Distribution patterns of juvenile coho salmon in tributaries of the Little Susitna River, Alaska. Understanding distribution of salmon in various priority watersheds of the MatSu Basin is critical to prioritizing restoration activities and a key Partnership Action Plan strategy under Element 1 (Overarching Science Strategies). Juvenile coho salmon distributional limits and habitat use characteristics in upland and wetland gradient tributaries of the Little Susitna River were determined. Select tributaries were sampled for juvenile coho abundance and habitat parameters, and results were modeled to assess habitat usage. In general results showed that juvenile coho salmon lengths and condition factors were higher in wetlands streams than in upland streams. Recommendations for more study were to conduct more statistical comparison between stream types to validate these results and control for more potential confounding factors that could influence results if used across the Mat-Su Borough. Report
Biotic Assessment of Stormwater Quality. This project continues first baseline water quality assessment in Mat-Su to inform partners of potential stormwater impacts under Strategic Action Plan Element 6. Impervious Surfaces & Stormwater Runoff. Project assessed potential impacts of stormwater on juvenile salmon and macroinvertebrate communities by collecting physical and chemical water quality parameters and biotic metrics in three streams. Data were analyzed to determine if deleterious effects on biotic communities could be measured where inputs of stormwater runoff and high percent impervious cover occur. Report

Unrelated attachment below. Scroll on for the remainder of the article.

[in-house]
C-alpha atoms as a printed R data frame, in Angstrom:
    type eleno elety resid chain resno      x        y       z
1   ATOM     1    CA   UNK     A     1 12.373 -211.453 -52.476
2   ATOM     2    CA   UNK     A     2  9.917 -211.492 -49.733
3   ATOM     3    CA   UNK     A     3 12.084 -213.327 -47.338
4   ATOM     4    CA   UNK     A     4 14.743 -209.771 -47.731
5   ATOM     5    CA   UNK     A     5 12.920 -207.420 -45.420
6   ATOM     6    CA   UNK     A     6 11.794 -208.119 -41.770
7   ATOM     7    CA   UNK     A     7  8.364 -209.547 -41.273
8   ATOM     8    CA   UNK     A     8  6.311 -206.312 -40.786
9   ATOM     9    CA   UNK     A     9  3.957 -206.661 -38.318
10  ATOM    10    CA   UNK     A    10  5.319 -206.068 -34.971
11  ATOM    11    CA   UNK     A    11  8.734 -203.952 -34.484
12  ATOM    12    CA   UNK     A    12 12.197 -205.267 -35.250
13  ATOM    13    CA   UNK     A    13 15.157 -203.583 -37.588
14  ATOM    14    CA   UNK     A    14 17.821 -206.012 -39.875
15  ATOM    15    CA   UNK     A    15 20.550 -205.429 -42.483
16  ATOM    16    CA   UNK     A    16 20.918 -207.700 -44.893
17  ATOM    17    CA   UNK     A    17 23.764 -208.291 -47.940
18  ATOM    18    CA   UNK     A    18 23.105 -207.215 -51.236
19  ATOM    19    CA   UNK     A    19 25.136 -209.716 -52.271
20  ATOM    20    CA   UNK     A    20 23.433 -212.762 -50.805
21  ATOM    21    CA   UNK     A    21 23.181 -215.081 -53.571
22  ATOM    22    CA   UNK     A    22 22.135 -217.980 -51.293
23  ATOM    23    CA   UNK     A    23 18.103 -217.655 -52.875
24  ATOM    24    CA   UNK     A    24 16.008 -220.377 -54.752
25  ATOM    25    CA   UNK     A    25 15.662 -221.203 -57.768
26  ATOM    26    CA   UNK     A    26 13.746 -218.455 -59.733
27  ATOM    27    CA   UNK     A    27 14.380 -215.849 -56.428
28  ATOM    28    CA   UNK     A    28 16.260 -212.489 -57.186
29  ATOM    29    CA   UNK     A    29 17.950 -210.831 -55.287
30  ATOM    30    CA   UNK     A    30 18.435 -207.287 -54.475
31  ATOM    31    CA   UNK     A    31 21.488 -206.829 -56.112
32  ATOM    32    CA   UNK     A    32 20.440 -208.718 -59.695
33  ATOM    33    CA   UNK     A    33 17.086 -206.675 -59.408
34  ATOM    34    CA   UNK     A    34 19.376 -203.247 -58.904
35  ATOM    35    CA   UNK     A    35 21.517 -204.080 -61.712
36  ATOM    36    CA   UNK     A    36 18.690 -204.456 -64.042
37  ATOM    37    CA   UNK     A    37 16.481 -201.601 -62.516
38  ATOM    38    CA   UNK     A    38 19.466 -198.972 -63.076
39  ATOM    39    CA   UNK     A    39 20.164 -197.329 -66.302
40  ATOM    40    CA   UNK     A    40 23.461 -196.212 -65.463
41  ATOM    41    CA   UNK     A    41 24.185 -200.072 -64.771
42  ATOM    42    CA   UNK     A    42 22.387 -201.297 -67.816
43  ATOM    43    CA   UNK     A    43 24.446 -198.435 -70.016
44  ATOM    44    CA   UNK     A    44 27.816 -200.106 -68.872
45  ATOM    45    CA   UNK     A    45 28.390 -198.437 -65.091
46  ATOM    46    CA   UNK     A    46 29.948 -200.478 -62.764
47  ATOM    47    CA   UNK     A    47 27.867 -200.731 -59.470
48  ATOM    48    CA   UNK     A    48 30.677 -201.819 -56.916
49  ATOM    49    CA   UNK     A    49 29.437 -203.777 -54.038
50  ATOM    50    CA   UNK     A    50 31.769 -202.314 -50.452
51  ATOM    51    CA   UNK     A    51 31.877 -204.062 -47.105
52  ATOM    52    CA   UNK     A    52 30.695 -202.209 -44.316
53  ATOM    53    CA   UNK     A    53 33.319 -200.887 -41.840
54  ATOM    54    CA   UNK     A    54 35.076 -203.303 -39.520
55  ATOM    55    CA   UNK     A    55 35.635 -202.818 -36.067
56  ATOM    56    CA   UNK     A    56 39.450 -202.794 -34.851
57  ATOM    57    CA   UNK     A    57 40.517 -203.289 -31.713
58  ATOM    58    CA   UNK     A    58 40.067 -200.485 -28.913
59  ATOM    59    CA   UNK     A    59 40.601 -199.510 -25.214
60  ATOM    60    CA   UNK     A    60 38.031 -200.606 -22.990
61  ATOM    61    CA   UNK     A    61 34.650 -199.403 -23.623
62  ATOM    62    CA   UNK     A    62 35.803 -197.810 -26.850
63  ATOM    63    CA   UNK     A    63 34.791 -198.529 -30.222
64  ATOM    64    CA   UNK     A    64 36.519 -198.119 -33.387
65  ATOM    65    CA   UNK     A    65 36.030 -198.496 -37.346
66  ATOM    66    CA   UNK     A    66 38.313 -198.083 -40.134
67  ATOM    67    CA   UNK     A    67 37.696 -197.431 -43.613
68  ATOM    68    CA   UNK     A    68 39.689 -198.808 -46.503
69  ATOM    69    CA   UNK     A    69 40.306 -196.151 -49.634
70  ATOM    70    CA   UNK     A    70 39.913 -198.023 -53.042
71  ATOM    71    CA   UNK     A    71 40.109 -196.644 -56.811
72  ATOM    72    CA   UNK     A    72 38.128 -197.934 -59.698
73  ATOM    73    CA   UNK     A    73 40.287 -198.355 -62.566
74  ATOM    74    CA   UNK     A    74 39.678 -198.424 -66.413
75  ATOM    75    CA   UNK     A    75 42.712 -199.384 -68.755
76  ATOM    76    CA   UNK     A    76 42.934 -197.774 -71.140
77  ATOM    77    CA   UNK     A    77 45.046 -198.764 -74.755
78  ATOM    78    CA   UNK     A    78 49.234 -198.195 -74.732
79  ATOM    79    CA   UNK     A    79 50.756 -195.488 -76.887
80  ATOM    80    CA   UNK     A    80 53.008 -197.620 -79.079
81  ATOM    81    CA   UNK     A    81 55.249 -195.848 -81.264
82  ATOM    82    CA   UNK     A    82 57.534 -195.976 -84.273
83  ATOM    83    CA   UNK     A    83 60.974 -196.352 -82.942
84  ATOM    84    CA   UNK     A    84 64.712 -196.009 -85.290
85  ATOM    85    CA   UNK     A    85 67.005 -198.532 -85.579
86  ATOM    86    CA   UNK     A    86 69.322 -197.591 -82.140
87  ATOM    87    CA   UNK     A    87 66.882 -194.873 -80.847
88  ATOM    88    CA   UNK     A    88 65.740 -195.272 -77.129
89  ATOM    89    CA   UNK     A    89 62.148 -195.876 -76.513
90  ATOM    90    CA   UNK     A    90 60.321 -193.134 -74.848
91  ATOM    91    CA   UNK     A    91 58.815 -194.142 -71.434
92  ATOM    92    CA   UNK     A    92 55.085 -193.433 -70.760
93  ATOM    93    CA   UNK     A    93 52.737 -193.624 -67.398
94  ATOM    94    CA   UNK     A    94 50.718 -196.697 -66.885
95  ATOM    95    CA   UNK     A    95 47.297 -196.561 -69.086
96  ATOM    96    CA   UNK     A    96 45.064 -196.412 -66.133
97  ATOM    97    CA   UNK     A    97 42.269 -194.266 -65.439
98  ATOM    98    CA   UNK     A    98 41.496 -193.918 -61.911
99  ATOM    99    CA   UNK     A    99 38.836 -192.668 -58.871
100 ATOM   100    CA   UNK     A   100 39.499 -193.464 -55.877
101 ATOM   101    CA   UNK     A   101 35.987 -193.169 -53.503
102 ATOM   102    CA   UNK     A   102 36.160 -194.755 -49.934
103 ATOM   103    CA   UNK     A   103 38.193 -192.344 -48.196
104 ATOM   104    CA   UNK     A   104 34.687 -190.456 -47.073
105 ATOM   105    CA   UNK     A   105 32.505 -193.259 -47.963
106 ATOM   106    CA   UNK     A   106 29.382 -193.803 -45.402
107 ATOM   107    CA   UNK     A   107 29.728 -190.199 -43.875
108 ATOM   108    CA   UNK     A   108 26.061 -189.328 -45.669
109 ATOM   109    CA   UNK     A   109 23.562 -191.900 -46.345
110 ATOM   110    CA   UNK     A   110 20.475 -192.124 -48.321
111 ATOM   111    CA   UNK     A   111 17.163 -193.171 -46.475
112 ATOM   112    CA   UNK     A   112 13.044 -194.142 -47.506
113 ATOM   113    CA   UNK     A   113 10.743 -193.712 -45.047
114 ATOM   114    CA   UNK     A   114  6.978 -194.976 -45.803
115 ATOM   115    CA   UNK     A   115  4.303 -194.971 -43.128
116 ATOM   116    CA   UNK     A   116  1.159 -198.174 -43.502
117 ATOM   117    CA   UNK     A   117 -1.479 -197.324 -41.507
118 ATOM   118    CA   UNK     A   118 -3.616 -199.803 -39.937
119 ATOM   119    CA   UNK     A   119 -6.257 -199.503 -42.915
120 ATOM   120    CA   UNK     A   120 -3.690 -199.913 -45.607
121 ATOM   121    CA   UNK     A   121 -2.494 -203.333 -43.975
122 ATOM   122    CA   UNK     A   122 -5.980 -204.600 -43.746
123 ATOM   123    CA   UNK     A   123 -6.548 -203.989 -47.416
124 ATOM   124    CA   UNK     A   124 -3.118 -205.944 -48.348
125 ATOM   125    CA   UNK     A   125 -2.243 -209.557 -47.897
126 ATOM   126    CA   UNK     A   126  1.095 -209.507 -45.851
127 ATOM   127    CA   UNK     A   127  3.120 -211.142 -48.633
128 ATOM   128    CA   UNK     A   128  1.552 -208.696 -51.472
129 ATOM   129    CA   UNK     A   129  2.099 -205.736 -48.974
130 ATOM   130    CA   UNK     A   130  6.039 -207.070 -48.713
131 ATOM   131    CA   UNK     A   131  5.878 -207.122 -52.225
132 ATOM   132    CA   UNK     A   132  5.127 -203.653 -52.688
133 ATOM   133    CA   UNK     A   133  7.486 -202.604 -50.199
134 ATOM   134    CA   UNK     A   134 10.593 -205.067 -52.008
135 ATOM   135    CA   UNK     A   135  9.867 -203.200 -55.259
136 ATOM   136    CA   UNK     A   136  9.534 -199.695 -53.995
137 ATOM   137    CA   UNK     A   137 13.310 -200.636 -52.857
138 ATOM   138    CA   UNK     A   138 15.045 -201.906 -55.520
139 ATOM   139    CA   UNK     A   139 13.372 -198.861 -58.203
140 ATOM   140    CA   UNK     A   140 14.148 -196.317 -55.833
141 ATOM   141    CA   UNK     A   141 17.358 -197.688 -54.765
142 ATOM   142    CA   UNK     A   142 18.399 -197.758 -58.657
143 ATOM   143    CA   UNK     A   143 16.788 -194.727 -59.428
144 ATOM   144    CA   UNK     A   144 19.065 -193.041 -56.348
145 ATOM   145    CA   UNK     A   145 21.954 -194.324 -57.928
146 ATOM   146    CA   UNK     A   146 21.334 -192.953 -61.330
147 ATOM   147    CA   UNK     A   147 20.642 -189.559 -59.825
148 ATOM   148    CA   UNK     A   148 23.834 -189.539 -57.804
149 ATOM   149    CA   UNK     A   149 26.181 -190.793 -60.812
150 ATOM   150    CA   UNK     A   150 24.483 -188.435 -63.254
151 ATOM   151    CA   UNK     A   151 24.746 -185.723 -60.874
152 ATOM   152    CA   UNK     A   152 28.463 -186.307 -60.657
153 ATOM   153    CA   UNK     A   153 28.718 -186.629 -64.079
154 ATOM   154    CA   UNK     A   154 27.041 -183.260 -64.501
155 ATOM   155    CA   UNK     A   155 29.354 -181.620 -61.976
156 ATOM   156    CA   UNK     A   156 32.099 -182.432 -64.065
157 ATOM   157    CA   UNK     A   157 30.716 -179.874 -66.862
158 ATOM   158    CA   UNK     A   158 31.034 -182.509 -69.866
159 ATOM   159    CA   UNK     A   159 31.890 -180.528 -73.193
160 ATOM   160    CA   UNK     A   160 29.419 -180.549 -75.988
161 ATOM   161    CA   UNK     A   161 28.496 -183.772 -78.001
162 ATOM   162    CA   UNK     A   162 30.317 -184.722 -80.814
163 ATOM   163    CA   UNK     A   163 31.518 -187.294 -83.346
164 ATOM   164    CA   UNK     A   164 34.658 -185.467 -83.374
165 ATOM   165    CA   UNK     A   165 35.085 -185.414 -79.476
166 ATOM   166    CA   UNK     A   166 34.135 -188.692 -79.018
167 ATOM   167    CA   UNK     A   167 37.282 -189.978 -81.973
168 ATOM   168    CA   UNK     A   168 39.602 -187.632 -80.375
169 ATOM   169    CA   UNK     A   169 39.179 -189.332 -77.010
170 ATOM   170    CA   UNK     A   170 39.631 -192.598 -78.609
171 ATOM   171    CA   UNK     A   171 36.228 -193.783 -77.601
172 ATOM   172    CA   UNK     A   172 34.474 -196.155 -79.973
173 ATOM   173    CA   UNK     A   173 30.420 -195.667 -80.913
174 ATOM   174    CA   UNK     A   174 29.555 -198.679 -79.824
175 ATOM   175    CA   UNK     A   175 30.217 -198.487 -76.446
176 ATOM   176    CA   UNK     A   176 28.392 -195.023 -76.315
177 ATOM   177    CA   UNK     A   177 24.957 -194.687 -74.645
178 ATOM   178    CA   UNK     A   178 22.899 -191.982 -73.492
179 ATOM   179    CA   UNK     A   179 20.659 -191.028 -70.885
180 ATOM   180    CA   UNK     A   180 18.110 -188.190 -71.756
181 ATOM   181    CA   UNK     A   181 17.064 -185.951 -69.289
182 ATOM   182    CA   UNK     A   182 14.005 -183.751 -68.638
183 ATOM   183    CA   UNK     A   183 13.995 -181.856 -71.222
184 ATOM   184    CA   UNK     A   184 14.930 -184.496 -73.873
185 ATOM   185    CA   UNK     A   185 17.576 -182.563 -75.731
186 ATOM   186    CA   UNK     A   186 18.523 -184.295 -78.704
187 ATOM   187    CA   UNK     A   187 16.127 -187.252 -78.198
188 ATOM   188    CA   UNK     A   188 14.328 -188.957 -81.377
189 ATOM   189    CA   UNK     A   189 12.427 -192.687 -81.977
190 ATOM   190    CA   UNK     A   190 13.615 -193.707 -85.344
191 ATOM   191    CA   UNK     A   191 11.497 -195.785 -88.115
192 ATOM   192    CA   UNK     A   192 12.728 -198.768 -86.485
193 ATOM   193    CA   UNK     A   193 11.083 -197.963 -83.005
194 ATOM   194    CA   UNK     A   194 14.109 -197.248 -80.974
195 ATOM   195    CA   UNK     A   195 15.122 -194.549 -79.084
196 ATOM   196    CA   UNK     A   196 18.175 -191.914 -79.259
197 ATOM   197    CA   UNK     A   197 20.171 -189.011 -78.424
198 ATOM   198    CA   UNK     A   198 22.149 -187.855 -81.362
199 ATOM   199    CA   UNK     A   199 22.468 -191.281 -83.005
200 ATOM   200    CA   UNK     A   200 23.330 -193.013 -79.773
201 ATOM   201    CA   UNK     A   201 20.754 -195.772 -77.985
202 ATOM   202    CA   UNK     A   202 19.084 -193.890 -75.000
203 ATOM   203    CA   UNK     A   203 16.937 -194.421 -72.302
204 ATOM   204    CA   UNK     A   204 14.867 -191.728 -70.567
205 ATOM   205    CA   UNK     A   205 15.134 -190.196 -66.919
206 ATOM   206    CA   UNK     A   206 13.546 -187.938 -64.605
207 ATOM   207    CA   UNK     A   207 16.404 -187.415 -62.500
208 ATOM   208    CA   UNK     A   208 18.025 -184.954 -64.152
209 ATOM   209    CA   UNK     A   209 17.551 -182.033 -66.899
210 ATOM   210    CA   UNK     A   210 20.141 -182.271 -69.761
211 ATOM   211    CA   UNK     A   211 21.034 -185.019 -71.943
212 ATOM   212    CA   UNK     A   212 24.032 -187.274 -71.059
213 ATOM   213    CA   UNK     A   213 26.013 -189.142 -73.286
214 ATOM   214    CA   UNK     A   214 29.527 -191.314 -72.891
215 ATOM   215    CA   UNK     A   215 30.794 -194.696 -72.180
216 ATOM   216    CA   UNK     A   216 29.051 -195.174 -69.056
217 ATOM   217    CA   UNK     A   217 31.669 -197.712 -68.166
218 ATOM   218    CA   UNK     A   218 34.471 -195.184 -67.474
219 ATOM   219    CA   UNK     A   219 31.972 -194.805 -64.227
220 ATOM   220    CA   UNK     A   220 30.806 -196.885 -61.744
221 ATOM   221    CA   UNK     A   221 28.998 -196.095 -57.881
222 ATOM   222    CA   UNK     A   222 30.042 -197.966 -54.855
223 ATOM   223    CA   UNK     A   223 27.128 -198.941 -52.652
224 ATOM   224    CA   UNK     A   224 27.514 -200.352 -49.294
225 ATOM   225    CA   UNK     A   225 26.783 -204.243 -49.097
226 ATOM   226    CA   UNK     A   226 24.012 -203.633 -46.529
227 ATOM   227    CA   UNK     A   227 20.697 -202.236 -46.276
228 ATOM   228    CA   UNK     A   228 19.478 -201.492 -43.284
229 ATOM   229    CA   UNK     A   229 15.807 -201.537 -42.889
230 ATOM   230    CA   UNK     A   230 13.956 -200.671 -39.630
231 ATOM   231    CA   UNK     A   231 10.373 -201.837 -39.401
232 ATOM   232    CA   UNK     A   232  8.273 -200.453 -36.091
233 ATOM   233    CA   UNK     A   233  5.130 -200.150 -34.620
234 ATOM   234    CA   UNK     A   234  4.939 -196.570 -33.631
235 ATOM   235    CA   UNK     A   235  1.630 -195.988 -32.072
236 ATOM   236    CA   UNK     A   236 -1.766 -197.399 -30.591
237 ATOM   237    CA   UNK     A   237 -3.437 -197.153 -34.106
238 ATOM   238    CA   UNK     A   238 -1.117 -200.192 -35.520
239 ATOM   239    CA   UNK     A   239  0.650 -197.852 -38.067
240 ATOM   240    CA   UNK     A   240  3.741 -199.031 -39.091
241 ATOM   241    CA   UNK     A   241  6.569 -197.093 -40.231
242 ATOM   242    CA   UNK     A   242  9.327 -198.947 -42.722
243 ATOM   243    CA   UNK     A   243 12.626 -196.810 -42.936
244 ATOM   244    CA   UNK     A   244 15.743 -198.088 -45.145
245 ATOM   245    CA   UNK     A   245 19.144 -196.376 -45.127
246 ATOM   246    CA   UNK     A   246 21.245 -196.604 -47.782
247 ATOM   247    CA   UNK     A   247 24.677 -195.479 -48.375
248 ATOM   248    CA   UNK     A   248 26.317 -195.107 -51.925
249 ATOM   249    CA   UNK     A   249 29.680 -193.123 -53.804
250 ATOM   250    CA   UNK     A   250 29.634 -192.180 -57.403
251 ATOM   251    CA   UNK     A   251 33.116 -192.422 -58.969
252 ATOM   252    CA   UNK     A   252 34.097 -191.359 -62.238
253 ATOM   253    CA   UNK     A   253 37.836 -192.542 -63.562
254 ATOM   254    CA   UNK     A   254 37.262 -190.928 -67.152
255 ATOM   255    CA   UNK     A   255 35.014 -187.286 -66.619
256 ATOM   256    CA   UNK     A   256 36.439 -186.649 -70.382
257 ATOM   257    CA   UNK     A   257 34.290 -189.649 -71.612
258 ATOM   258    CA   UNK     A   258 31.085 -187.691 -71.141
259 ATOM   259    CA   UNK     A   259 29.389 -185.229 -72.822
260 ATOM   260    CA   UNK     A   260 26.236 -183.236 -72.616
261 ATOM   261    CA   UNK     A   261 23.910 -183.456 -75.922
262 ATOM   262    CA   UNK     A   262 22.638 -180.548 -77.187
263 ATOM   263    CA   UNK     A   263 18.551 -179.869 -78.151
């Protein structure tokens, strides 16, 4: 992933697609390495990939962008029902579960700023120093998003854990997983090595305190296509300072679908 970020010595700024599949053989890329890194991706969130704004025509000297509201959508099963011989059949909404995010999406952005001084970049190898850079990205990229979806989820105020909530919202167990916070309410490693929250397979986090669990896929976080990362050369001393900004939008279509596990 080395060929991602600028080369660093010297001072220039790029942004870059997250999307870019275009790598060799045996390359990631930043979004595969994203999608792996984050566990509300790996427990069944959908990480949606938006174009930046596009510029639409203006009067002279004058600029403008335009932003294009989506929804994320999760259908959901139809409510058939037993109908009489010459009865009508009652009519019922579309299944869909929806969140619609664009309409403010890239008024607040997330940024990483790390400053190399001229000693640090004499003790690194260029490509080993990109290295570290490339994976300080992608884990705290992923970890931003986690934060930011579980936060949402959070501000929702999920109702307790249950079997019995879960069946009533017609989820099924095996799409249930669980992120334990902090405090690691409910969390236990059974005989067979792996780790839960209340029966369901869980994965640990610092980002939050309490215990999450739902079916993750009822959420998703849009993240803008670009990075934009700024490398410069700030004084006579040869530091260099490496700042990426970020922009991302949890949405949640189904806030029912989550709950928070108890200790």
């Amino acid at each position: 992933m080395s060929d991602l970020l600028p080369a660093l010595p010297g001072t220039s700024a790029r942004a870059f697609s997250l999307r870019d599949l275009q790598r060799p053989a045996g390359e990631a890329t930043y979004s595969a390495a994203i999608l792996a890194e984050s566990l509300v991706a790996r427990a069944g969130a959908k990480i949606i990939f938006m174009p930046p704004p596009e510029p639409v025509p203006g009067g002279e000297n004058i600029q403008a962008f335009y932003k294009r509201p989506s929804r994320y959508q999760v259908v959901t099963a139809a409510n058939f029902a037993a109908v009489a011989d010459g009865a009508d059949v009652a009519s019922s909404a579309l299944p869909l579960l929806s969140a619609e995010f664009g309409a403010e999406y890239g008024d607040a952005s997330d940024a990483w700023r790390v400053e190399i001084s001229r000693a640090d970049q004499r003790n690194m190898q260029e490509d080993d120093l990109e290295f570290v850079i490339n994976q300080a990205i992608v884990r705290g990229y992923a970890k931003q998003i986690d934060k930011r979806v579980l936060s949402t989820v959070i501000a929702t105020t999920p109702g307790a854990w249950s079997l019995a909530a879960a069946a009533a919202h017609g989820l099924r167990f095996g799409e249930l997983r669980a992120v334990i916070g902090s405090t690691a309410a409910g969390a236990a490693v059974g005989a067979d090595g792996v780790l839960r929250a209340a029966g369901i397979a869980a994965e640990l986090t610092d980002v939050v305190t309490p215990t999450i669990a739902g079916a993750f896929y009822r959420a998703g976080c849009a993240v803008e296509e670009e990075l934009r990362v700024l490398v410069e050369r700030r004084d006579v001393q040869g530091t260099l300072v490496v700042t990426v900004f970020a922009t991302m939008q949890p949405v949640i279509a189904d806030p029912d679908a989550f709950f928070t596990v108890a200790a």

Fish Passage Through Sunrise Road (ML024), Mat-Su Borough, Alaska. Providing fish passage on priority streams is a main strategy for habitat improvement in Mat-Su and is Strategic Action Plan Element 4. Culverts that Block Fish Passage. This project added one more barrier removal to a larger fish passage project on Sunrise Road and removed one of the ‘Top 10’ identified fish passage barriers in the Little Susitna watershed. The project, on Coyote creek, replaced an existing fish passage barrier with a 19 foot box culvert allowing a simulated stream design channel to maximize fish and small wildlife movement and flood flows, opening over 2 miles of habitat upstream. Report
Projects Funded in 2010: